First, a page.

Though it predates the Supreme Court's decision in C. Johnson, the Tenth Circuit has also concluded that the New Mexico robbery statute is a “violent felony” under the ACCA.[8]United States v. Lujan, 9 F.3d 890, 891-92 (10th Cir. 1993). Two recent decisions in this District have come to similar conclusions. Relying heavily on the Tenth Circuit's decision in Lujan, Judge Browning held that New Mexico's robbery statute constitutes a crime of violence under § 4B1.2. United States v. Barela, No. 15-3550, 2016 WL 5395275, at *3 (D.N.M. Sept. 16, 2016). Additionally, the Honorable M. Christina Armijo, Chief United States District Judge, recently held that New Mexico robbery qualifies as a predicate conviction under the force clause of 18 U.S.C. § 3559(c)(2)(F)(ii); that provision sets out the definition of “serious violent felony.” United States v. Contreras, [Doc. 3] at 5 in 16-cv-0703 MCA/CG (D.N.M. July 14, 2016). In arriving at her decision, Chief Judge Armijo noted that “[t]he New Mexico appellate courts have consistently stated that the use or threatened use of force is an essential element of the offense of robbery.” Id.

         Mr. Contreras cites to a number of cases outside this circuit holding that various state statutes, which he alleges are similar to the New Mexico robbery statute, do not meet the “physical force” requirement of § 4B1.2(a)(1). [Doc. 1] at 8-9. Again, I am not persuaded. Nearly all the cases to which Mr. Contreras cites evaluate a state law, the force element of which is satisfied by the use of de minimis force. Id. (citing United States v. Castro-Vazquez, 802 F.3d 28, 37-38 (1st Cir. 2015) (robbery statute requires only “the slightest use of force”); United States v. Dominguez-Maroyoqui, 748 F.3d 918 (9th Cir. 2014) (prior assault conviction did not qualify as a crime of violence under the force clause where conviction of assault could be obtained when the defendant “use[d] any force whatsoever against a federal officer”) (emphasis in original); United States v. Hollins, 514 F.App'x 264, 267-68 (3d Cir. 2013) (Pennsylvania robbery statute was satisfied by “any amount of force applied to a person while committing a theft”) (internal quotation marks omitted); In re Sealed Case, 548 F.3d 1085, 1090 (D.C. Cir. 2008) (robbery statute could be satisfied by using “the minimal level of force necessary to obtain property by sudden or stealthy seizure or snatching”) (internal quotation marks omitted); United States v. Moncrieffe, 2016 WL 913391, at *16-19 (E.D.N.Y. Mar. 10, 2016) (New York robbery statute under which “any amount of force” satisfies the force element); United States v. Bell, 2016 WL 344749, at *9-10 (N.D. Cal. Jan. 28, 2016) (robbery statute required only as much force as required to snatch an item from the victim or the victim's clothes); United States v. Litzy, 2015 WL 5895199, at *4-5 (S.D. W.Va. Oct. 8, 2015) (force element of state statute could be satisfied “by a mere uninvited touch”)).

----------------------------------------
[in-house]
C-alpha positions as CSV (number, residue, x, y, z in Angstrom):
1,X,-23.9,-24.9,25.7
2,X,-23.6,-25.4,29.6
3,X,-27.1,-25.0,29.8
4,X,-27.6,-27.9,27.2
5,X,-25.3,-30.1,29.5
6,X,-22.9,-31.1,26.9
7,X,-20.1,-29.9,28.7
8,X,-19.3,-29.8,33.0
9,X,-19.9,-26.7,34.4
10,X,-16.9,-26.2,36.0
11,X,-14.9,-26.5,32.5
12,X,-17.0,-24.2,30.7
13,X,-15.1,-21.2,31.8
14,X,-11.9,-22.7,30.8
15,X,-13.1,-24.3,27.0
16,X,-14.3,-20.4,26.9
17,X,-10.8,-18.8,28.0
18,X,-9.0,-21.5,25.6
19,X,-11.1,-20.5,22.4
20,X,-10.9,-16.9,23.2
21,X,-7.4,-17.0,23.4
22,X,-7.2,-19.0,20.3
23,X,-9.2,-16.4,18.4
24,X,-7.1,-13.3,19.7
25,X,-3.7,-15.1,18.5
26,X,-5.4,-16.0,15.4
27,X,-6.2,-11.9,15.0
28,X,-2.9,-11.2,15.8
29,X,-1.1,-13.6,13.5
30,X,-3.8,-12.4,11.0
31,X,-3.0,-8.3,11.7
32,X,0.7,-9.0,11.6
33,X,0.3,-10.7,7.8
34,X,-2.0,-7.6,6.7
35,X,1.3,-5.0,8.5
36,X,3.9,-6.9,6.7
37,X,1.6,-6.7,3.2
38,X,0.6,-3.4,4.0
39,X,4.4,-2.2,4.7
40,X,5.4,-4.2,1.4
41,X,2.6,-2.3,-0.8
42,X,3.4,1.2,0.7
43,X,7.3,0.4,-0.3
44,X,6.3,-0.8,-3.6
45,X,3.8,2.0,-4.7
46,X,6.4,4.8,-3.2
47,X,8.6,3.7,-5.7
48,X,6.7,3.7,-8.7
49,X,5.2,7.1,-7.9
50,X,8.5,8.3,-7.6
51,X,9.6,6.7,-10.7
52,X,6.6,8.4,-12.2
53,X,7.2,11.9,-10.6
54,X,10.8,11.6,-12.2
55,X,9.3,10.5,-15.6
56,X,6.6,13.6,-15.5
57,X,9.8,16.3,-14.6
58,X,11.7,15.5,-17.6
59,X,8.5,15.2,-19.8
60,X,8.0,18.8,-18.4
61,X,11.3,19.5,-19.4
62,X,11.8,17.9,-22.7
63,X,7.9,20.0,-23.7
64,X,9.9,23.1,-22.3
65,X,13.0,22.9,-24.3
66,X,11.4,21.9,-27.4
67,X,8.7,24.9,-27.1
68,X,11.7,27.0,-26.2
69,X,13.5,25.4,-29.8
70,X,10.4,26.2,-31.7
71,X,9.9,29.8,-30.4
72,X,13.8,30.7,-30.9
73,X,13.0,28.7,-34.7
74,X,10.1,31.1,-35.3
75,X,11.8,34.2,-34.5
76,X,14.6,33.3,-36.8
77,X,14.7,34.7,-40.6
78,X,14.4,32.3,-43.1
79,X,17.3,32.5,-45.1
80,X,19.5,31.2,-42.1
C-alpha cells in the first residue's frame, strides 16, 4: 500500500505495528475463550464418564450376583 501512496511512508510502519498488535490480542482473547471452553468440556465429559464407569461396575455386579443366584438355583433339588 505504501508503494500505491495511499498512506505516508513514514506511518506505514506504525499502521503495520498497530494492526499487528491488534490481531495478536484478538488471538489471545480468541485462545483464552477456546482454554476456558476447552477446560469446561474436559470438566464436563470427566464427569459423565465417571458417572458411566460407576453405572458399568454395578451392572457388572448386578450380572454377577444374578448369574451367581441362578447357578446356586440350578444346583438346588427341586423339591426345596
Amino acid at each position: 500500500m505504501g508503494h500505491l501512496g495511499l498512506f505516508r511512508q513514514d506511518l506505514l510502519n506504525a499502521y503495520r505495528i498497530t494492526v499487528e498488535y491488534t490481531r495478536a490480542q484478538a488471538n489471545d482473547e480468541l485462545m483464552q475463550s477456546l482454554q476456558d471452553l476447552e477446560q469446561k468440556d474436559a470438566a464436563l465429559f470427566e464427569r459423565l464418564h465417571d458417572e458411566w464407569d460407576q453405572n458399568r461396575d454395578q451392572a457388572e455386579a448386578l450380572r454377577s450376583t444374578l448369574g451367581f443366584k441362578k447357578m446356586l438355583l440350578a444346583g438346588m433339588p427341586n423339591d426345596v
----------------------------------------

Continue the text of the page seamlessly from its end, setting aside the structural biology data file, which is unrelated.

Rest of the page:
Mr. Contreras does cite to two circuits that have held that state statutes requiring comparable or more force than is required in the New Mexico robbery statute do not satisfy the “physical force” standard. [Doc. 1] at 9 (citing United States v. Bilal, 610 F.App'x 569, 569-70 (6th Cir. 2015) (assessing Ohio aggravated attempted robbery statute); United States v. Montes-Flores, 736 F.3d 357, 368-39 (4th Cir. 2013) (assessing South Carolina assault and battery of a high and aggravated nature); United States v. Carmichael, 408 F.App'x 769, 770 (4th Cir. 2011) (assessing North Carolina common law robbery)). As to the Ohio aggravated attempted robbery statute, however, as discussed supra, the Tenth Circuit has already reached a contrary opinion with respect to a similar statute. Ramon Silva, 608 F.3d at 670-71 (New Mexico's “apprehension causing” aggravated assault statute contemplated sufficient force to qualify as a violent felony under the ACCA, even though it did not require actual physical contact or violence against the victim). Furthermore, that decision is unpublished, and, in any event, this Court is not bound by decisions from the Sixth or Fourth Circuits.

         Given the Tenth Circuit case law on this issue, the recent decisions in this District, and my own analysis, I am not persuaded by Mr. Contreras's argument that the New Mexico robbery statute can be satisfied by a degree of force less than the “physical force” requirement of § 4B1.2(a)(1). I find that New Mexico robbery qualifies as a crime of violence under the force clause of that provision.

         Mr. Contreras's conviction also qualifies as an enumerated crime of violence under the commentary to § 4B1.2

         The government argues that Mr. Contreras's prior conviction for robbery under § 30-16-2 qualifies as a crime of violence independent of the residual clause, because robbery is among the offenses enumerated in the Guidelines' commentary. [Doc. 8] at 12-14. The government largely bases its argument on Judge Browning's opinion in Barela, which itself relied on the Tenth Circuit's opinion in Madrid, 805 F.3d 1204, to reach the same conclusion. [Doc. 8] at 12- 14. Drawing on Barela and Madrid, the government asserts that the commentary accompanying § 4B1.2 enumerates several crimes that constitute “crimes of violence” and that the commentary “is authoritative” because it is not inconsistent with the guideline. Id. at 13-14 (internal quotation marks omitted). The government further argues that New Mexico's robbery statute adheres to the generic definition of robbery. Id. Therefore, it concludes, New Mexico robbery is a qualifying crime of violence under the Guidelines. Id. at 14.